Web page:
Feel and aftertaste are perhaps the real strengths, adding those extra layers to the experience beyond flavor.  It's the opposite of thin, quite full and rich.  The structure coats your mouth in a unique way.  The aftertaste lingers for a full minute after tasting the tea, with a very subtle part of that experience not really ever seeming to end, just continually tapering off.  I keep saying that I'm not as into feel as taste but it does make for a more complex experience when it all comes together, and you sort of perceive the lack when it doesn't.  In a good version of tea it's not so natural to say one aspect range really makes it work and they all kind of hang together.

It's the kind of tea that works really well brewed at different infusion strengths.  The flavor intensity would be fine brewed very lightly, and the feel doesn't become negative even brewed on the stronger side.  It works really well at different infusion strengths for different reasons.  Base tones either stay subdued brewed lightly or ramp up when stronger, with feel going from full and rich on the lighter side to a bit extra thick and intense.  Different people might prefer a different optimum infusion strength or it can be nice messing with that, experiencing a range.

It really took a few infusions for the tea to fully open up but it was bright, creamy, floral and complex throughout that transition.  After getting going it's a bit warmer but doesn't lose anything related to those brighter aspects.  It might move a little towards a light cocoa, or something along that line, but as an aspect that's subdued and integrated.  It could even be interpreted as a difference in how the mineral tones play out, or as something else joining that base profile, in the range of toasted almonds.

A few infusions later--a good number in--the brightness does fade some, and woody tones replace a lot of the floral nature, and mineral picks up.  The creaminess doesn't really fade, or that overall fullness and complexity.

All of this sounds a bit standard for the type, doesn't it?  The interesting part isn't about the length of a flavors list, although that is long enough, or any of those aspects being novel, although many are pronounced in especially pleasant ways.  It's a much better than average tea because of the balance it all strikes.  That roast effect gives it complexity without ever seeming like a medium roast level, related to being able to pin down a direct contribution, but it definitely adds depth.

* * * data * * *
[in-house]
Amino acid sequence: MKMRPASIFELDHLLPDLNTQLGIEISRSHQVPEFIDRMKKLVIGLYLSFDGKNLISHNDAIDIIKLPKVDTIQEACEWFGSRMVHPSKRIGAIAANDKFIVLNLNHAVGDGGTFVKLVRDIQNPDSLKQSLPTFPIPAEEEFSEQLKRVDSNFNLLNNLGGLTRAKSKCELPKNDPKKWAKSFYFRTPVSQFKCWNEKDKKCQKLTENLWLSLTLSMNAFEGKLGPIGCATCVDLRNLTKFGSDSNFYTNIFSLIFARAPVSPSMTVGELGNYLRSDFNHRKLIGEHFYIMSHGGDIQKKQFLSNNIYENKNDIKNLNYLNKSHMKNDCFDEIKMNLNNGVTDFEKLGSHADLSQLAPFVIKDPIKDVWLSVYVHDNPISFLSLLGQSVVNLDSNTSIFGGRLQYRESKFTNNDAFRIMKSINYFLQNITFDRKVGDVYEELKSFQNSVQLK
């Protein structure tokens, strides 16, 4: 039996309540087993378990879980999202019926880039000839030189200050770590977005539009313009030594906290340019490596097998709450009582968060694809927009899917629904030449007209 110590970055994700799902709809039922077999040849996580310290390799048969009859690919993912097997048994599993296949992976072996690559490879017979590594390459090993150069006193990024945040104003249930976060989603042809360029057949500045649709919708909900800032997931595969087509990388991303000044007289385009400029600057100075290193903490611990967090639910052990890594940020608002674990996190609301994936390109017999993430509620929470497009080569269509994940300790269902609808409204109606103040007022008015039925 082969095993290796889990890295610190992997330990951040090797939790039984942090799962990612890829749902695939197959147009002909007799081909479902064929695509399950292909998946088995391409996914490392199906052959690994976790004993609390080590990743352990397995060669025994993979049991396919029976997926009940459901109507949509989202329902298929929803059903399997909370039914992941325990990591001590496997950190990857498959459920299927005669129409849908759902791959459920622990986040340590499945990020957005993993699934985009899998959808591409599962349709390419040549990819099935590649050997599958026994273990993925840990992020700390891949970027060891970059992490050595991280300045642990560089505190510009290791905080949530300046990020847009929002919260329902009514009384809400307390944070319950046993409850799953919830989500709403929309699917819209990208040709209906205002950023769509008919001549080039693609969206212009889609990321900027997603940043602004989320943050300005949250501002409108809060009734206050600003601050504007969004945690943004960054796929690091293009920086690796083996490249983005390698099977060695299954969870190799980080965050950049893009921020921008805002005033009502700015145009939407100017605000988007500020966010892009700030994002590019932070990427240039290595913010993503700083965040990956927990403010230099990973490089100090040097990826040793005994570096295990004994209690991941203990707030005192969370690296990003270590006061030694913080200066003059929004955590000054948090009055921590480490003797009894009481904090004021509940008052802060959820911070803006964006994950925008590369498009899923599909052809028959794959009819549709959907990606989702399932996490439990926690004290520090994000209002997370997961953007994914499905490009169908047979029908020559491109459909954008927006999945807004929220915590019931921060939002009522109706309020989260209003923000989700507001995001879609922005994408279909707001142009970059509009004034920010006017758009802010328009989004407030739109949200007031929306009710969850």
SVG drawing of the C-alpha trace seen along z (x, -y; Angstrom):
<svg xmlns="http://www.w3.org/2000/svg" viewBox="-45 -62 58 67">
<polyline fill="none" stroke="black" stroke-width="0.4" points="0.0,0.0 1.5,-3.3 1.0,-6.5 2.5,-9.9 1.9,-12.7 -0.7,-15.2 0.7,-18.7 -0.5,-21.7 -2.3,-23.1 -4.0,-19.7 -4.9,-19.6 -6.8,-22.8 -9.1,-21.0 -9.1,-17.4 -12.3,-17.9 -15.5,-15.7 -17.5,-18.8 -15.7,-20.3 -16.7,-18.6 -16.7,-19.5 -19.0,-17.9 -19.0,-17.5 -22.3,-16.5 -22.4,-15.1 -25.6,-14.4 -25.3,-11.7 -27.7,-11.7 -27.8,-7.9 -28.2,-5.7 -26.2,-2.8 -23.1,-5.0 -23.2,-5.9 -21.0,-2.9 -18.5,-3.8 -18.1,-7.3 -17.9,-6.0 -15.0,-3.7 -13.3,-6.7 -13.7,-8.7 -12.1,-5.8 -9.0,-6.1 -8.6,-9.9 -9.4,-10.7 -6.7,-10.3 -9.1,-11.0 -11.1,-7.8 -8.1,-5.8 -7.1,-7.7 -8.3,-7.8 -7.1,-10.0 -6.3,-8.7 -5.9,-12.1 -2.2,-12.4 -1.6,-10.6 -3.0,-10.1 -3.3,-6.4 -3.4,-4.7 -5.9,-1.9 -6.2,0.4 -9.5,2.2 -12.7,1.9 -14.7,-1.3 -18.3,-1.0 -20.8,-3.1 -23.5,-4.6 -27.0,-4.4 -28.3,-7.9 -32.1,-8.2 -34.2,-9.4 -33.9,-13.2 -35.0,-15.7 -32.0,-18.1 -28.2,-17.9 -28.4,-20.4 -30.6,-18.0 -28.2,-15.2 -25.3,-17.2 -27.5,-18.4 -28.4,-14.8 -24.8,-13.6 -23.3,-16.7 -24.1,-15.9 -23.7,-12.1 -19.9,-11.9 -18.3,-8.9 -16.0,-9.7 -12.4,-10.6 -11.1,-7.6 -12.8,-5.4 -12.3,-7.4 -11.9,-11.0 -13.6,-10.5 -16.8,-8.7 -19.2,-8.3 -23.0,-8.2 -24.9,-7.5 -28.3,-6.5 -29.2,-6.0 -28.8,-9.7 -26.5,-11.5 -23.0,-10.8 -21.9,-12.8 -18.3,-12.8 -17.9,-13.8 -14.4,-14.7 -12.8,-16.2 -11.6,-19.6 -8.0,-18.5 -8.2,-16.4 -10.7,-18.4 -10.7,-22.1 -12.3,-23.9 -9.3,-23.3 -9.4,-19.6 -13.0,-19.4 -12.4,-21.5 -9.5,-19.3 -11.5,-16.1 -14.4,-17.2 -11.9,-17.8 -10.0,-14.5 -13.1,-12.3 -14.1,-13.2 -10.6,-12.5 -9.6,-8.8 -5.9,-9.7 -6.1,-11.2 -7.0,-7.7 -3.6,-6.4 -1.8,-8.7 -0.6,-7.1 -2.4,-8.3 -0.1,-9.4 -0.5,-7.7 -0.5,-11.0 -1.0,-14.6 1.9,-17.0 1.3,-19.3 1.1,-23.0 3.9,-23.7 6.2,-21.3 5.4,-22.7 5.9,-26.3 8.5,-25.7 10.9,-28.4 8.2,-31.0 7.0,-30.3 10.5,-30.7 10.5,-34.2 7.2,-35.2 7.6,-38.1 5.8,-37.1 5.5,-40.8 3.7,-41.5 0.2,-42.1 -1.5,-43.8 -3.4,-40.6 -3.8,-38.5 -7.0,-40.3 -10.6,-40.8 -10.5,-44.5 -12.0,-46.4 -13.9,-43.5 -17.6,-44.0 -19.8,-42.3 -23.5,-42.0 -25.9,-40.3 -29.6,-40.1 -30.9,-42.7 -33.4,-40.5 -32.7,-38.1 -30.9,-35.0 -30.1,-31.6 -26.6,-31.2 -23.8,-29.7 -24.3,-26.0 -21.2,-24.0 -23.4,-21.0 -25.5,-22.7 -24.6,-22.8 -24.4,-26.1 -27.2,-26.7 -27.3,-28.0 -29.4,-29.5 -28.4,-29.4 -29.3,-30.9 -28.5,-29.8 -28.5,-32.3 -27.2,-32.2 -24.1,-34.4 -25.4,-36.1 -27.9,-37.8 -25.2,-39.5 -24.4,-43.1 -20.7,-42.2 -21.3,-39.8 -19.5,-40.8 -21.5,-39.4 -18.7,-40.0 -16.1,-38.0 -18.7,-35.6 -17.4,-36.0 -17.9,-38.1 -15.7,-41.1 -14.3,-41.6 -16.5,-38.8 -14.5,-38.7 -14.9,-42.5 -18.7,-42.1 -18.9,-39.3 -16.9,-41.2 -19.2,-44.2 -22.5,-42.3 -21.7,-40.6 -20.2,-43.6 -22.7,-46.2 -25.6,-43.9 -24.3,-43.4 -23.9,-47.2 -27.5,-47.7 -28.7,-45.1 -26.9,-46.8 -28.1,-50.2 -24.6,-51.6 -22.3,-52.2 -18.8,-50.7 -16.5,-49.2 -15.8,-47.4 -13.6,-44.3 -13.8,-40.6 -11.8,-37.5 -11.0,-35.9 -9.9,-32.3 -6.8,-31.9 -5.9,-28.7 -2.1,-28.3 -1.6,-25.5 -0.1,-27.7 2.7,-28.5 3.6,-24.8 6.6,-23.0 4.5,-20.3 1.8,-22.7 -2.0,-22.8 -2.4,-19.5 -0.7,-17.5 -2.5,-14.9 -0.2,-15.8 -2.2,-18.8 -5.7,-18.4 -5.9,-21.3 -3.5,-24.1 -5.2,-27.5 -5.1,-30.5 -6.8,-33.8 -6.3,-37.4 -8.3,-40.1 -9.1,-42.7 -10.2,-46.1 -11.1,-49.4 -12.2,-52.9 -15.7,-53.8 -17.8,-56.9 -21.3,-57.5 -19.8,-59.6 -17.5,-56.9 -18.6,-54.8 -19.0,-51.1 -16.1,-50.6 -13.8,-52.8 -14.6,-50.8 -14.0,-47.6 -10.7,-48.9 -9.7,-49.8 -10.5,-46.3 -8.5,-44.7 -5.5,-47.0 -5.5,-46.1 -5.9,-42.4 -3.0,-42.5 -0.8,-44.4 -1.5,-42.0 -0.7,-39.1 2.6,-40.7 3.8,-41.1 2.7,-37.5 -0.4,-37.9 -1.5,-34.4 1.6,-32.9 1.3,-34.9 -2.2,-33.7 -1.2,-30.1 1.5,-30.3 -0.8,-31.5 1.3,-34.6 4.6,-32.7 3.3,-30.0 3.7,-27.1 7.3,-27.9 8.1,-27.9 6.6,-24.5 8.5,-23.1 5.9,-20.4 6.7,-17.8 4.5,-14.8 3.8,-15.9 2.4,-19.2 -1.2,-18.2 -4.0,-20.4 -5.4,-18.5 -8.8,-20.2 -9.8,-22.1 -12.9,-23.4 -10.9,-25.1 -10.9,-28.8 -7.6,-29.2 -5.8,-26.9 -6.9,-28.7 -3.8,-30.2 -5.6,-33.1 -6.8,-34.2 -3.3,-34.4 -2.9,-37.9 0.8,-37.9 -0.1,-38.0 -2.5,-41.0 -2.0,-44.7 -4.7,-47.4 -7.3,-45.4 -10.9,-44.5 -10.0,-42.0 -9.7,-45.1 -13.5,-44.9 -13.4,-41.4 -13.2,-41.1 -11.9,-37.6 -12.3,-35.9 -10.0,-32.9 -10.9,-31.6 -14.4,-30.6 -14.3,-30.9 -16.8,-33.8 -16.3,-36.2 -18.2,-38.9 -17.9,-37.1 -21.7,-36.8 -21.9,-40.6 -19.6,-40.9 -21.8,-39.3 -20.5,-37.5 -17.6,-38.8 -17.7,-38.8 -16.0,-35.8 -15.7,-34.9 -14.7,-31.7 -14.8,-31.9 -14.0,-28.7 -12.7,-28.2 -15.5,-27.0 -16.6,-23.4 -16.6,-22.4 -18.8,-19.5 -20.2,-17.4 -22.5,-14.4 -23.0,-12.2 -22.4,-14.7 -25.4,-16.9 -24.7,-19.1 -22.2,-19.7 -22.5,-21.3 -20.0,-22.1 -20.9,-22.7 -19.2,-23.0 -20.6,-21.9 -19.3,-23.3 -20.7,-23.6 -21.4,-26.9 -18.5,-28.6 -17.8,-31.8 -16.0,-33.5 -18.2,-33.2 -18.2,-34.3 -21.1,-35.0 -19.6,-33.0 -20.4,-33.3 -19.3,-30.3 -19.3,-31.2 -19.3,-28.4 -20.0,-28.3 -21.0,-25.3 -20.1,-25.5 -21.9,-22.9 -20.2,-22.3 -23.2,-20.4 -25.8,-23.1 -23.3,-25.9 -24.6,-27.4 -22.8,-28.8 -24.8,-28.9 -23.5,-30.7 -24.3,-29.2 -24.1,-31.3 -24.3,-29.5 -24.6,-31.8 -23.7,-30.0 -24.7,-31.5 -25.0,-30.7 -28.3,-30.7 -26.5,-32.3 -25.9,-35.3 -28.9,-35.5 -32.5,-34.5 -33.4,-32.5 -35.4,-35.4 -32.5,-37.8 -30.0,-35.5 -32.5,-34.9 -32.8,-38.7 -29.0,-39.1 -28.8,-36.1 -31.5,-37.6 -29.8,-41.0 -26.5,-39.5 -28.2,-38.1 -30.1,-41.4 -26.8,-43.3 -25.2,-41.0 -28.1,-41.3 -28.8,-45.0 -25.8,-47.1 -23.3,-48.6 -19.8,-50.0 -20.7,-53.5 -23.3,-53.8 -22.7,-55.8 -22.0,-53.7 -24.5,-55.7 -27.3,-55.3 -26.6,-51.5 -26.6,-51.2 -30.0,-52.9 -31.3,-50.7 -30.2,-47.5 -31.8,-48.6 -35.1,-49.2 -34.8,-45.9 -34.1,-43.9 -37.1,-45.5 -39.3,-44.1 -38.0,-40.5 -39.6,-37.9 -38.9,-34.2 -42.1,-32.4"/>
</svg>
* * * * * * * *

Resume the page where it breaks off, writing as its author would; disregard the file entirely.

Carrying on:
Many, many infusions in--maybe 15, with the proportion of tea to water a bit heavy-- the tea stays clean, balanced, and positive.  The fullness fades, the brightness gives way a bit, and the aspects transition but it's still great tea, just as it is.  The flavors don't go off in any way, a good sign.  It thins, but even after brewing that many infusions it's still thicker in feel than moderate quality level versions.

This shop was well regarded by others I know that had visited there, and in online recommendations, and this tea is a good indication as to why.  Note that I'm not really trying to place it on a scale related to rare and exceptional versions of this type.  I liked it a lot; it's probably as good an example of this style as I've tried, definitely better than most.

If I'm remembering the price of the tea correctly it was a real steal for tea this good, on par in pricing with options nowhere near this quality level, probably even in comparison with most online vendors.  But then it is a wholesale oriented shop in Taipei, so one might naturally expect to find a good tea at a good price there.

Sukhothai, Thailand; no relation, just sharing it

No comments:

Post a Comment